Not only that, but look at Luigi getting into it! Actually, he might be a little too into it. Jeez buddy, haven't you ever been to a Megaton Punch Championship before?
Tetris, the most beloved puzzle game of all time, could get by without Mario if it wanted to. But hey, who's going to turn down a cameo from a character who could literally be called the mascot of video games? If you're able to beat the game in B-type mode on the hardest difficulty, you'll be rewarded for your efforts by getting to see Mario, Luigi, and multiple other classic Nintendo characters dancing in your honor. It's worth it just to see Samus playing that...cello?
5. Pilotwings 64
Ah, the four great United States presidents carved eternally into the rock at Mt. Rushmore: Lincoln, Roosevelt, Jefferson, and, of course, Mario. At least, according to Pilotwings 64, which, apparently, takes place in a universe where the American presidents do exist, but somehow, Mario was able to petition to have himself chiseled in stone next to them instead of...you know, another president.
4. Yoshi's Cookie
The more successful and certainly more fun follow up to Yoshi on the NES was Yoshi's Cookie, a game where the object is to line up the same kind of cookie to clear them off the board. While it's hardly a cameo, Mario is the one running the levers that allow you to line up and clear cookies. Even though Mario is prominently displayed in the game, his name isn't in the title and he isn't anywhere on the cover of the game, so this one still counts.
3. Donkey Kong: Game and Watch
While it may not necessarily look like Mario due to the Game and Watch's limited graphical abilities, that's him alright. From the story included with the game: "Donkey Kong captured a beautiful girl and carries her into a building under construction. The brave carpenter, Mario comes to rescue her following them over the girders."
The lesson here? Wherever there's Donkey Kong, Mario isn't far behind. Unless you're talking about any of the Donkey Kong games Mario isn't in.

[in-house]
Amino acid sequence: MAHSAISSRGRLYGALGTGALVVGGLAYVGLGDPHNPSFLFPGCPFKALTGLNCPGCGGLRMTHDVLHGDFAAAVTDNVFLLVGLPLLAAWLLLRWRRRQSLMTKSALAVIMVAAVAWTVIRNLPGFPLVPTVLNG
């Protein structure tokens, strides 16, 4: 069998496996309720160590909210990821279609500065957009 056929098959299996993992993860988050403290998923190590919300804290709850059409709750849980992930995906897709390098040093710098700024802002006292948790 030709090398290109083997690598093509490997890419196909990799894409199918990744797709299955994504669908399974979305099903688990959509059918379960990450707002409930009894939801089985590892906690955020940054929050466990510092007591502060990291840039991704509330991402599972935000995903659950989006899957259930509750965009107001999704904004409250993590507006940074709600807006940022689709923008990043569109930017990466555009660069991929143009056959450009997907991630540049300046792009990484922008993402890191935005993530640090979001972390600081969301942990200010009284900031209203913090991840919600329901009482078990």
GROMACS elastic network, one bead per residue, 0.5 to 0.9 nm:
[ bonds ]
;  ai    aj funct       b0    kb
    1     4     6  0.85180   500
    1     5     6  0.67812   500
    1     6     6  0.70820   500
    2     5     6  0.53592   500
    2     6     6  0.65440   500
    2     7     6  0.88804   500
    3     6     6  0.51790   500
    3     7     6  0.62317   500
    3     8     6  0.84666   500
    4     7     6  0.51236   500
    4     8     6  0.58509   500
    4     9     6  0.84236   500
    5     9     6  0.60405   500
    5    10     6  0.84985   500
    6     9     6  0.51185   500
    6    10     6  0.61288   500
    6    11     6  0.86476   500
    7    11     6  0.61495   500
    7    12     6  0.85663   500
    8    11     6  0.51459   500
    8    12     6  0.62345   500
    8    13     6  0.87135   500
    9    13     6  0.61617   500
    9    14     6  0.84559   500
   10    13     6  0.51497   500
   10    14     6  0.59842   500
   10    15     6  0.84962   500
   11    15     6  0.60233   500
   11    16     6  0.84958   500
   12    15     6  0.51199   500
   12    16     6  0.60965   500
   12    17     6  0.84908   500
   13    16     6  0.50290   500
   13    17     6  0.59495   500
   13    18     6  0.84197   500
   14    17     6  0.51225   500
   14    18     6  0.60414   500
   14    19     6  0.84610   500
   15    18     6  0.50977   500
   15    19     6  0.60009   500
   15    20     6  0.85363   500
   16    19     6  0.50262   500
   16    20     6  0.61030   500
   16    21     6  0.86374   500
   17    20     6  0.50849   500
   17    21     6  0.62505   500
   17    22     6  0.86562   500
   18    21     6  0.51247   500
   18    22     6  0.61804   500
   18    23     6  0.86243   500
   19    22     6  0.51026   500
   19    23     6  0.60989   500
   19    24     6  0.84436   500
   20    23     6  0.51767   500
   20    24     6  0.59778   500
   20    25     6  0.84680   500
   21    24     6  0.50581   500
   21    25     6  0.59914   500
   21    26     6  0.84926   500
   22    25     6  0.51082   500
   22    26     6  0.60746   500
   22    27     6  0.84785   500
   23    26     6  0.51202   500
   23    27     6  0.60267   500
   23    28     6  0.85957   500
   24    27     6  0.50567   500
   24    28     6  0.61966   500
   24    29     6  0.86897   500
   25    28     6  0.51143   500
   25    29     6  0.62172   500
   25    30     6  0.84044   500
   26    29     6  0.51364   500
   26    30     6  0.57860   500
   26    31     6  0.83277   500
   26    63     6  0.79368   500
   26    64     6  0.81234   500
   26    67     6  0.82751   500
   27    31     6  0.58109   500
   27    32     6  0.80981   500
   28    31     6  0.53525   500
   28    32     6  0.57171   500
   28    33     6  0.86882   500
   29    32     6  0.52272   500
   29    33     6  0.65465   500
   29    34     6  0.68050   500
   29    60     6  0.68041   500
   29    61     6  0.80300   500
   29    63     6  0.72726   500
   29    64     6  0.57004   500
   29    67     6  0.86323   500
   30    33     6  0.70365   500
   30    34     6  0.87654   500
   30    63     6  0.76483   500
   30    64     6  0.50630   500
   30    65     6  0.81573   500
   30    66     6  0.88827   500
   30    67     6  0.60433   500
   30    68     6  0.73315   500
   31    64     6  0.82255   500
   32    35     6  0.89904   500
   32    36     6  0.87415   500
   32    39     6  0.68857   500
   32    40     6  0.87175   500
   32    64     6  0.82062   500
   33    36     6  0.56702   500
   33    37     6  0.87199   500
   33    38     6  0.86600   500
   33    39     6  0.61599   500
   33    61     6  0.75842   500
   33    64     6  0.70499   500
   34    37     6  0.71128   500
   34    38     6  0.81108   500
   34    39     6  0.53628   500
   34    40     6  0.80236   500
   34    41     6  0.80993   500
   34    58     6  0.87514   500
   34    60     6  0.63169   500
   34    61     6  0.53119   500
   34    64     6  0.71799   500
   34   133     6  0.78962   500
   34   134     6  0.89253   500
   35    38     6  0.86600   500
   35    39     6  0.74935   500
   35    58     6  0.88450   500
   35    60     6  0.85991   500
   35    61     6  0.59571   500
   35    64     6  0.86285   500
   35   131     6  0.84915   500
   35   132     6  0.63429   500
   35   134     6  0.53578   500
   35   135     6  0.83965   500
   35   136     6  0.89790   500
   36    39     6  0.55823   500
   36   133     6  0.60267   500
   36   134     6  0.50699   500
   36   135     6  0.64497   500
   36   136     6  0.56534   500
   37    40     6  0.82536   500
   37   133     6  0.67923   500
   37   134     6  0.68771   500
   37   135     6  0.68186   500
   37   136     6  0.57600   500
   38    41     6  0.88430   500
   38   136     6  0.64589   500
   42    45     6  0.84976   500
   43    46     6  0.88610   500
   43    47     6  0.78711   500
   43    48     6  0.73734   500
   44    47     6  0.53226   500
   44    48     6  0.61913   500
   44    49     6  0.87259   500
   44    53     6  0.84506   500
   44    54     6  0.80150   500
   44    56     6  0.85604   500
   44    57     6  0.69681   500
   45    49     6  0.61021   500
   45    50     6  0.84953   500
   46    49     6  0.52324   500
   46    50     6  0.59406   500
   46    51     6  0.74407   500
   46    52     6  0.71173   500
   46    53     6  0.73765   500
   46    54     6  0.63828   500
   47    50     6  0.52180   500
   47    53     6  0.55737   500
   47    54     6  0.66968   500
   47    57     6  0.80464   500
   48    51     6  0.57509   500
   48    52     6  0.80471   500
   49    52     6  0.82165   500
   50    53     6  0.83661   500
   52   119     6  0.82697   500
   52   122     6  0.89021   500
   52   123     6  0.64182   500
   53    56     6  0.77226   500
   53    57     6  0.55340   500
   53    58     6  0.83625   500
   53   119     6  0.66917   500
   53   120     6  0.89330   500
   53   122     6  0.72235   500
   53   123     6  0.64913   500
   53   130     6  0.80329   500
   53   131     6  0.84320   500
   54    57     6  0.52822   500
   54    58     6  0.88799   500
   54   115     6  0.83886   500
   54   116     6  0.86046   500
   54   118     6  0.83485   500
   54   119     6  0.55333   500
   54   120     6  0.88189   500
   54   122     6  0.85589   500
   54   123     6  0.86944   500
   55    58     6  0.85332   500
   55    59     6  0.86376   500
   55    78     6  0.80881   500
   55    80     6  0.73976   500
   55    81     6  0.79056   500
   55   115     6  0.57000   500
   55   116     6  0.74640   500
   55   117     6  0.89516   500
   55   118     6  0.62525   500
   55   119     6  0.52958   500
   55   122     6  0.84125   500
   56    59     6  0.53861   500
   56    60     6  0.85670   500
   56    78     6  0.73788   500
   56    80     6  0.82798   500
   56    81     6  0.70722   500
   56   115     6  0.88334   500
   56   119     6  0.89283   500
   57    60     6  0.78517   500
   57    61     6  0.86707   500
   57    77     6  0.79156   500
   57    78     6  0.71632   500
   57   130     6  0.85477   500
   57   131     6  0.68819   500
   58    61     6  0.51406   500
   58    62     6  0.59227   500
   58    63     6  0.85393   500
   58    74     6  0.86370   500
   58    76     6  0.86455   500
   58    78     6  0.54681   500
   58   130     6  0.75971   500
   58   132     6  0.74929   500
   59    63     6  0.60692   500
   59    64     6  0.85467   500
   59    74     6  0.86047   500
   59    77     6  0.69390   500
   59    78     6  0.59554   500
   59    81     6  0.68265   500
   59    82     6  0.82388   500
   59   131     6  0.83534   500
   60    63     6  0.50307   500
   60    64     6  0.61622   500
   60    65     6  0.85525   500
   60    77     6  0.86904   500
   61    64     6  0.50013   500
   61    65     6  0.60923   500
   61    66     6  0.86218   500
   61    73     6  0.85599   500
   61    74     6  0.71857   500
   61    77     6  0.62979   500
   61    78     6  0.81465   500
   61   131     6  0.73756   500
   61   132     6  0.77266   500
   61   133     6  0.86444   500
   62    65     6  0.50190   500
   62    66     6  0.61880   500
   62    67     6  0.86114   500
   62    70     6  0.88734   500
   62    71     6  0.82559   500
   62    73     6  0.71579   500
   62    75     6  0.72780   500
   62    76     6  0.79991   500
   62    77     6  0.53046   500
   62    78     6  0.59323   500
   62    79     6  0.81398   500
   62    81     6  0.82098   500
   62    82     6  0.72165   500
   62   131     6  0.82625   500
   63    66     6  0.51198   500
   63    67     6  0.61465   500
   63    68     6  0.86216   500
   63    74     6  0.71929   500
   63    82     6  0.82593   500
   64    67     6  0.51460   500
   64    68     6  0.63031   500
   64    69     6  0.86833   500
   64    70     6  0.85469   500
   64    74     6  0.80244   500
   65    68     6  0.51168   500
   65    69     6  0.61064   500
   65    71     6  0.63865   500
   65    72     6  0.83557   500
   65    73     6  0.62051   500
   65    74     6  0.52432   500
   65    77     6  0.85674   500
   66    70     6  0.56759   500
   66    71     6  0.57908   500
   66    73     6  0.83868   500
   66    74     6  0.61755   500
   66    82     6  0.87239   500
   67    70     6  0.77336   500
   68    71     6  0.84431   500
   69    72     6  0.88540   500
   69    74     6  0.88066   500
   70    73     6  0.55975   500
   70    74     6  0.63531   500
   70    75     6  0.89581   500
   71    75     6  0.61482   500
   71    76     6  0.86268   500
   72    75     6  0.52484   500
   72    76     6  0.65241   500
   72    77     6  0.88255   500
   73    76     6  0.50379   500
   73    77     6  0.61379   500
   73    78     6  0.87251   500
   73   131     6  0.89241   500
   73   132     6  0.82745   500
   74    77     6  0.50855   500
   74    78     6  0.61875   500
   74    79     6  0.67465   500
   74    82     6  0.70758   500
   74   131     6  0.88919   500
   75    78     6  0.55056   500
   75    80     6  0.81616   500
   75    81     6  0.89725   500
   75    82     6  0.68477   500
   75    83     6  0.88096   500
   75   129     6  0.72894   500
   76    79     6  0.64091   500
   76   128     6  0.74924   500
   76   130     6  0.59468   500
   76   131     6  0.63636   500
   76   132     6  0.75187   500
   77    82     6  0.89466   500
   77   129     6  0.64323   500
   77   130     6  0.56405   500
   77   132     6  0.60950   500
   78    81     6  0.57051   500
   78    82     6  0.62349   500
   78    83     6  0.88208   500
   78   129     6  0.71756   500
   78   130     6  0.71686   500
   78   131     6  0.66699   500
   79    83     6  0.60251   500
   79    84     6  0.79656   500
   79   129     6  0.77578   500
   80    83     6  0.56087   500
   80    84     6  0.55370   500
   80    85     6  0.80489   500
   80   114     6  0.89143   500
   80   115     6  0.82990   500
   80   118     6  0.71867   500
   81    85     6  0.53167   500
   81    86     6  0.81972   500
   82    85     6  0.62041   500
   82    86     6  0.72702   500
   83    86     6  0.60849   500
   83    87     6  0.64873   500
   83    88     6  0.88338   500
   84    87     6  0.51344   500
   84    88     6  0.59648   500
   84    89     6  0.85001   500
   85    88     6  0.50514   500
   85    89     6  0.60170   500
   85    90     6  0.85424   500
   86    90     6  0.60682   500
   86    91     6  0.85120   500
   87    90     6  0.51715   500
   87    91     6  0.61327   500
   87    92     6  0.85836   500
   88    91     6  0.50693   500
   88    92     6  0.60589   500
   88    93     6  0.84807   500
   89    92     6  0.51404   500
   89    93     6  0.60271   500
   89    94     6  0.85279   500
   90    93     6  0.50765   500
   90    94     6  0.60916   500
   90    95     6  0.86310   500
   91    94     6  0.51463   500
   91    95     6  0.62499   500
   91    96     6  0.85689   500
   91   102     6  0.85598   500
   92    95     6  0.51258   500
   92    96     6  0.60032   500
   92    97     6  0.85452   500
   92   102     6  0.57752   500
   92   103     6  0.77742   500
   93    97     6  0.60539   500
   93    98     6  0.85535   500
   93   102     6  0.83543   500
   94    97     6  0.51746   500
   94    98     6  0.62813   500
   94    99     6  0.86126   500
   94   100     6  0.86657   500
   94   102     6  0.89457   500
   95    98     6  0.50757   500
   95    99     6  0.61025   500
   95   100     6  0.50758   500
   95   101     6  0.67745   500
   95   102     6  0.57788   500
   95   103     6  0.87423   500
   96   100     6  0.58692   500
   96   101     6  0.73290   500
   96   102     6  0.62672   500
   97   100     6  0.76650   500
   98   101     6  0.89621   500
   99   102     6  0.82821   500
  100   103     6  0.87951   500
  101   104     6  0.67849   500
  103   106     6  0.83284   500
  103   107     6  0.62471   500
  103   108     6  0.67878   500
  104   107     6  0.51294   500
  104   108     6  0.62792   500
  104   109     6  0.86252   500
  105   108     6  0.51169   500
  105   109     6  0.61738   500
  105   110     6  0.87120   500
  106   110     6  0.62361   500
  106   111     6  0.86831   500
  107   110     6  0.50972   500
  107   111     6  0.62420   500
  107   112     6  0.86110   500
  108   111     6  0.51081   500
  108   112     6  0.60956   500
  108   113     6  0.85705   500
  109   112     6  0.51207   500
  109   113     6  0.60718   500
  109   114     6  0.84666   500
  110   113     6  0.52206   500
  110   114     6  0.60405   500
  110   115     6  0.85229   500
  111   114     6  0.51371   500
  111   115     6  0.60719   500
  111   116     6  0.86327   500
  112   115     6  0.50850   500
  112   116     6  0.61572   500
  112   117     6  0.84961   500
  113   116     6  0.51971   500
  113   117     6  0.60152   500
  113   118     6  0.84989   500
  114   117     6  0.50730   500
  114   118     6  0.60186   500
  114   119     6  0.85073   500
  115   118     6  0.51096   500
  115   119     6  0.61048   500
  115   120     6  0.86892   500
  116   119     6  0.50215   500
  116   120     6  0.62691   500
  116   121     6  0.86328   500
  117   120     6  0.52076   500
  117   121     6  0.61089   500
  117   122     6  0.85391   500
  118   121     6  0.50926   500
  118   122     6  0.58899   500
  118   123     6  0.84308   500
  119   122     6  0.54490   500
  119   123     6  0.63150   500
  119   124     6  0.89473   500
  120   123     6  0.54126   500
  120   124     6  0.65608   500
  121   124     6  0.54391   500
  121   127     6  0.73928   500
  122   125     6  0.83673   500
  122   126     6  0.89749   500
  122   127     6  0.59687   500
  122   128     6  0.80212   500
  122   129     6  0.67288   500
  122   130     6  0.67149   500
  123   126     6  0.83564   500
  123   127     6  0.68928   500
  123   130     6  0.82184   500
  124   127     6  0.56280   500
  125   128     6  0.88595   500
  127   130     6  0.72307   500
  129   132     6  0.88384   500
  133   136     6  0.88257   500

We've already learned from his appearance as a ref in Punch-Out!! that Mario is a fair, unbiased official, so it only makes sense he'd be called upon to referee round after round of tennis in the NES game, Tennis (they really knew how to name a game back then). Mario sits atop a chair and calls the action, letting you know where the ball's landed every time and keeping the game moving.
1. Ocarina of Time
What is it with people in Hyrule putting pictures of Mario on their walls? Although, in the video game world, there's probably an argument to be made that he is. This time, Mario is joined by other characters like Peach and Yoshi, all of whom are in framed pictures behind a window in the Hyrule Castle courtyard.
Top 10 Mario Games That Were Released On Non-Nintendo Consoles
10. Mario Bros. (Atari 2600)
Mario Bros. is one of the very first games ever to feature this Italian plumber. This game started out as an arcade game, but it was ported to a variety of different consoles over the years. Many people likely remember playing this game on their NES, but it has been put on a ton of modern consoles too through Nintendo's Virtual Console and Nintendo Switch Online programs.
In 1983, the same year that this game was released on the NES and Famicom, this game made its way to a completely different console. It was released on the Atari 2600, one of the early game consoles that helped to popularize home gaming consoles.
9. Hotel Mario (Phillips CD-I)
Hotel Mario is a puzzle game that was released in 1994. Unlike other games, this game wasn't actually released on any Nintendo consoles and was exclusively released on the Phillips CD-i. This game was released on the console when Nintendo and Phillips were trying to collaborate on a disc reader add-on for the SNES, called the Super Nintendo Entertainment System CD-ROM.
Along with this game, three Legend of Zelda games were released on the platform as part of the licensing deal between Phillips and Nintendo. One more Mario game, Super Mario's Wacky Worlds, was planned but eventually cancelled.
8. Mario Teaches Typing (MS-DOS)